JEFFERSON CITY, Mo. — Trudy Busch Valentine, a nurse and philanthropist who entered Missouri’s Democratic primary in the U.S. Senate race late, will move on to November after defeating Marine veteran Lucas Kunce and nine others on Tuesday.
Valentine, who so far has largely self-funded her campaign, will be the underdog against Republican Attorney General Eric Schmitt in November in red-state Missouri.
Republican Sen. Roy Blunt’s announcement last year that he would not seek a third term set off a frenzy for his job, with nearly three dozen people in the two major parties filing to run.
The Democratic race drew only a scant portion of the attention of the Republican side, largely because of the presence of Greitens, whose political career seemed over after he resigned four years ago in the midst of a sex scandal, criminal accusations and the very real risk of impeachment.
Trudy Busch Valentine
This is Trudy Busch Valentine's first bid for elected office. She's a nurse by trade. She's also a multi-millionaire heiress to a portion of the Anheuser-Busch fortune. There have been questions about her 1977 involvement in an exclusively white "Veiled Prophet" ball. She has apologized for her participation.
Lucas Kunce is also looking for his first elected office position. He is a Marine veteran. His messaging has sought to connect with the struggles of poverty, painting a contrast against leisurely lifestyles of privilege.
Spencer Toder is a political newcomer who is a real estate broker and medical device company owner. He’s courted Democratic primary voters by working alongside them in niche advocacy areas, attempting to earn their trust by working in the trenches with them.
The Air Force veteran and former Republican Ward Committeeman now works as a truck driver. The Kansas City native has run for political office in both GOP and Democratic primaries over the years.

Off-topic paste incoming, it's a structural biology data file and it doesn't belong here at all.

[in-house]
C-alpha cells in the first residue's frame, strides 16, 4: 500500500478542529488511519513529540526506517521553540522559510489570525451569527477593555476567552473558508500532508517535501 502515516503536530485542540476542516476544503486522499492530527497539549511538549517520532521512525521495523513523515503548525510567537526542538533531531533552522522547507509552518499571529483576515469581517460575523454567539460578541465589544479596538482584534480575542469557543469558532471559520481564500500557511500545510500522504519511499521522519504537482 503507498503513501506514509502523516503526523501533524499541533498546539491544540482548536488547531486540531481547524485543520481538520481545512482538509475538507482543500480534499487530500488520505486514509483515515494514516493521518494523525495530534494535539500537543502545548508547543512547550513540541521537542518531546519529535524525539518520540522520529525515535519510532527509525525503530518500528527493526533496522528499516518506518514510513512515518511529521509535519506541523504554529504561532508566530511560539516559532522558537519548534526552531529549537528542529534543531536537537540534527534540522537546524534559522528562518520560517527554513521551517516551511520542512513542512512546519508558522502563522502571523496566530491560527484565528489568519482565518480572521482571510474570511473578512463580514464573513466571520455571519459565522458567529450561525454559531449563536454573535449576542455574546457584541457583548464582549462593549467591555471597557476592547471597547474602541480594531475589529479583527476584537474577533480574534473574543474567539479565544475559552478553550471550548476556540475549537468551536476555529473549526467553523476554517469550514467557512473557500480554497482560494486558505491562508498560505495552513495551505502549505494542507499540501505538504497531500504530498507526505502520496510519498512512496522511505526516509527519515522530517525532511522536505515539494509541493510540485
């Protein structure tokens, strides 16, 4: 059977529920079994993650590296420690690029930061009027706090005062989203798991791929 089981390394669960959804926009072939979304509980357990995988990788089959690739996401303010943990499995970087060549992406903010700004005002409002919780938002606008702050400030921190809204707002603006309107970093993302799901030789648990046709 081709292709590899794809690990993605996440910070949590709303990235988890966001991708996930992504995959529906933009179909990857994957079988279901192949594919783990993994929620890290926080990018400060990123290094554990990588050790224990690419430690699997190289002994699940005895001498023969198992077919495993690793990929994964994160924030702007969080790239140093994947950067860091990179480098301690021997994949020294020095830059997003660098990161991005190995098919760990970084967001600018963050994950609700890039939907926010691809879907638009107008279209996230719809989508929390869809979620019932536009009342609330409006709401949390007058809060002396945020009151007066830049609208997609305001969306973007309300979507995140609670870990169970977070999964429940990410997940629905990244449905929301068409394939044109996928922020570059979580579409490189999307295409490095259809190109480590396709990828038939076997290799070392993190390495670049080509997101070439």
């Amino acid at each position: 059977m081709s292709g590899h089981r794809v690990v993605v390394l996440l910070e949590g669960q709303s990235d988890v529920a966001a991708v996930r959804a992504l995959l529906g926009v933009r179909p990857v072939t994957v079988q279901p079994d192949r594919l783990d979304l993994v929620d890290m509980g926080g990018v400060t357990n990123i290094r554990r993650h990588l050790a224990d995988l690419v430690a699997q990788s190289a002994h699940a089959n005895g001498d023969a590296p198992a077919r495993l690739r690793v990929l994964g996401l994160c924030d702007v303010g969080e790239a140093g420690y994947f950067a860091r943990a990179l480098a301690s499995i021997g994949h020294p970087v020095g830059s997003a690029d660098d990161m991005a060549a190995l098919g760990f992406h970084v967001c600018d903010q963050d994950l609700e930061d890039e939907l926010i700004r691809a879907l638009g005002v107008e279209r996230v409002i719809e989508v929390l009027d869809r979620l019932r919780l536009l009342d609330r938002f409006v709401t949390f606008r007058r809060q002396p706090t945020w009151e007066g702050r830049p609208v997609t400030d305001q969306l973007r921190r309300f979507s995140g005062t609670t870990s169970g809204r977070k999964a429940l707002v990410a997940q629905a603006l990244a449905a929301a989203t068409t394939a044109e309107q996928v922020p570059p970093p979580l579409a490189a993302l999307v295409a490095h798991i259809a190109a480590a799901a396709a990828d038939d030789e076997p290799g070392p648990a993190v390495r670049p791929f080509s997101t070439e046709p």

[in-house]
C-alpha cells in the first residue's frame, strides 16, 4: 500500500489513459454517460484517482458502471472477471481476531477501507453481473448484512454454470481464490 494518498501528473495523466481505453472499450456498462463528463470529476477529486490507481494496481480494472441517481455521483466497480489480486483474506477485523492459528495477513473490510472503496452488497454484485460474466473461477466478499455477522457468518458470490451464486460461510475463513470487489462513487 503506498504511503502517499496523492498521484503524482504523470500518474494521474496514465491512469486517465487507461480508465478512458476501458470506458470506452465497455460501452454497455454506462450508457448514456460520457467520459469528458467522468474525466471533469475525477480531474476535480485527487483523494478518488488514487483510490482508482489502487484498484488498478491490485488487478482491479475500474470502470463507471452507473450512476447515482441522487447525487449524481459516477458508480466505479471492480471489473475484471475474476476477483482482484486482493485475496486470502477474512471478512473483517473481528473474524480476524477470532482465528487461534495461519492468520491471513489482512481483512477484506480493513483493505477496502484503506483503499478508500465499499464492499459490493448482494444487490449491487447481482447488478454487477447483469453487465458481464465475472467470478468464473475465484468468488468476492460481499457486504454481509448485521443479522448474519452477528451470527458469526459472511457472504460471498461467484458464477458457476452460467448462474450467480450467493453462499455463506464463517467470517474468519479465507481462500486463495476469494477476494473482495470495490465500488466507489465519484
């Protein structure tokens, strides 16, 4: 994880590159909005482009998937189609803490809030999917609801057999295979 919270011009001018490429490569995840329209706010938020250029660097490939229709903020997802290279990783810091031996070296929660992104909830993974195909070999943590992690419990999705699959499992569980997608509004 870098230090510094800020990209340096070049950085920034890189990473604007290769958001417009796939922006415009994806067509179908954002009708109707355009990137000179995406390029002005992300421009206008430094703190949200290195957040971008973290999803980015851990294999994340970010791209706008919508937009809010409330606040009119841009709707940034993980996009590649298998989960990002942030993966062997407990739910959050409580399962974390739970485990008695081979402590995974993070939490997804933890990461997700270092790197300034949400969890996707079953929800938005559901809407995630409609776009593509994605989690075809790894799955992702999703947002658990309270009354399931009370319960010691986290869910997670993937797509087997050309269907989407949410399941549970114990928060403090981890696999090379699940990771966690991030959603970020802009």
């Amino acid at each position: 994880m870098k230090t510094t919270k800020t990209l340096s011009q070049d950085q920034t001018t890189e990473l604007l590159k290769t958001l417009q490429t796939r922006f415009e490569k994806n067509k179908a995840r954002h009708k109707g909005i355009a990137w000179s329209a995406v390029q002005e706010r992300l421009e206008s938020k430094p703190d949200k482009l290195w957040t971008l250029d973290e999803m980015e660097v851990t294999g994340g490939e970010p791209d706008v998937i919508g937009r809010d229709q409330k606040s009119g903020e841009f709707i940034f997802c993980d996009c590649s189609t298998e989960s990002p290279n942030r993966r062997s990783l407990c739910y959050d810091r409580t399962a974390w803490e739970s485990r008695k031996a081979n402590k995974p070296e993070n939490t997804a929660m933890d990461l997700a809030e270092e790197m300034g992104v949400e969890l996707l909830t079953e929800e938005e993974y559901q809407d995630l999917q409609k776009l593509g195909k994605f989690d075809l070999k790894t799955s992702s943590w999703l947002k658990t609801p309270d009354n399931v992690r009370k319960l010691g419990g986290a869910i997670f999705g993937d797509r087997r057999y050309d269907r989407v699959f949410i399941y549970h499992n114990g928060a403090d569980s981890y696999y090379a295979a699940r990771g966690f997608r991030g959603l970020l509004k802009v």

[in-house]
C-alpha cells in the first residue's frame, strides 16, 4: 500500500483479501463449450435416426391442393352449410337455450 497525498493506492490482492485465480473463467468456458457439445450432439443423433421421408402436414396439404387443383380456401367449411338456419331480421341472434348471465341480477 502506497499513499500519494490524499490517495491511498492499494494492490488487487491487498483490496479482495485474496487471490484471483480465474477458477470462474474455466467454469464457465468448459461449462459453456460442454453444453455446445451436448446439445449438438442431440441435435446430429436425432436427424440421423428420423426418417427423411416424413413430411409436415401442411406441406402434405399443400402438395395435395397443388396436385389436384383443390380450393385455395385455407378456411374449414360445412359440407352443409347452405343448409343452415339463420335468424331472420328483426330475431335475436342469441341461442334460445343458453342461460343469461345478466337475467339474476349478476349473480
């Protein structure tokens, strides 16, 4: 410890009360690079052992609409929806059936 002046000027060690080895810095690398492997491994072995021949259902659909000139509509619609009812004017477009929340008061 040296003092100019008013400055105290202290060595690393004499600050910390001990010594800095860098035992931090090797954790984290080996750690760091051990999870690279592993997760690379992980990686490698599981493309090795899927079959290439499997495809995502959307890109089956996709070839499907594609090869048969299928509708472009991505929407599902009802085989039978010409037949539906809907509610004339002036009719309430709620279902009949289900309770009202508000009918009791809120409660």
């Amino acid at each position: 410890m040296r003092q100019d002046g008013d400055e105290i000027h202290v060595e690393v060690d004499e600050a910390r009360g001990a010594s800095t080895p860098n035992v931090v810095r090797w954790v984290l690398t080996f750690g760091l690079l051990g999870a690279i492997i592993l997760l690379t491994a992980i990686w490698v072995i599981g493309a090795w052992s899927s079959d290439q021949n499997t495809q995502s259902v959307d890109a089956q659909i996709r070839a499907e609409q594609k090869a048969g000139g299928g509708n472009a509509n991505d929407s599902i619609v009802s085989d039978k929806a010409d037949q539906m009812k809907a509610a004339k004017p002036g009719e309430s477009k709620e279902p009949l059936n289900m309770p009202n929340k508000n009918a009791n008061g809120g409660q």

The Air Force veteran from Festus describes himself as a moderate Democrat. He has called for raising police wages, reducing military spending, investing in veteran services, and raising the top tax brackets on the wealthiest Americans.
The environmental engineer is running on a campaign devoted to climate science awareness. He describes global warming as “by far, the worst, most severe, and most dire threat America faces today.”
The former St. Louis public school teacher is campaigning on a promise to improve public education and slash military spending. He has called to end private for-profit prisons.
The evangelist from Platte City ran for Congress in Missouri’s 6th Congressional district against incumbent Republican Sam Graves in 2020. Ross supports abolishing the Senate filibuster and adapting the nation’s health care system to Medicare for All.
The health educator and citizen activist is calling for an end to qualified immunity and to the bail bond system. Shipp unsuccessfully ran for Congress in 2018.
The member of the People’s Party of Christ runs a transitional home to shelter unhoused people for the ‘Federation of Christ Jesus.’ His campaign slogan is to “Make America Great for Everyone.”
The former child care center director who runs a medical testing company is calling for greater Black representation in elected office, free college education, amnesty for non-violent offenders, reparations for slavery, and the abolition of the Electoral College. Carla “Coffee” Wright has also called for canceling medical and student loan debts.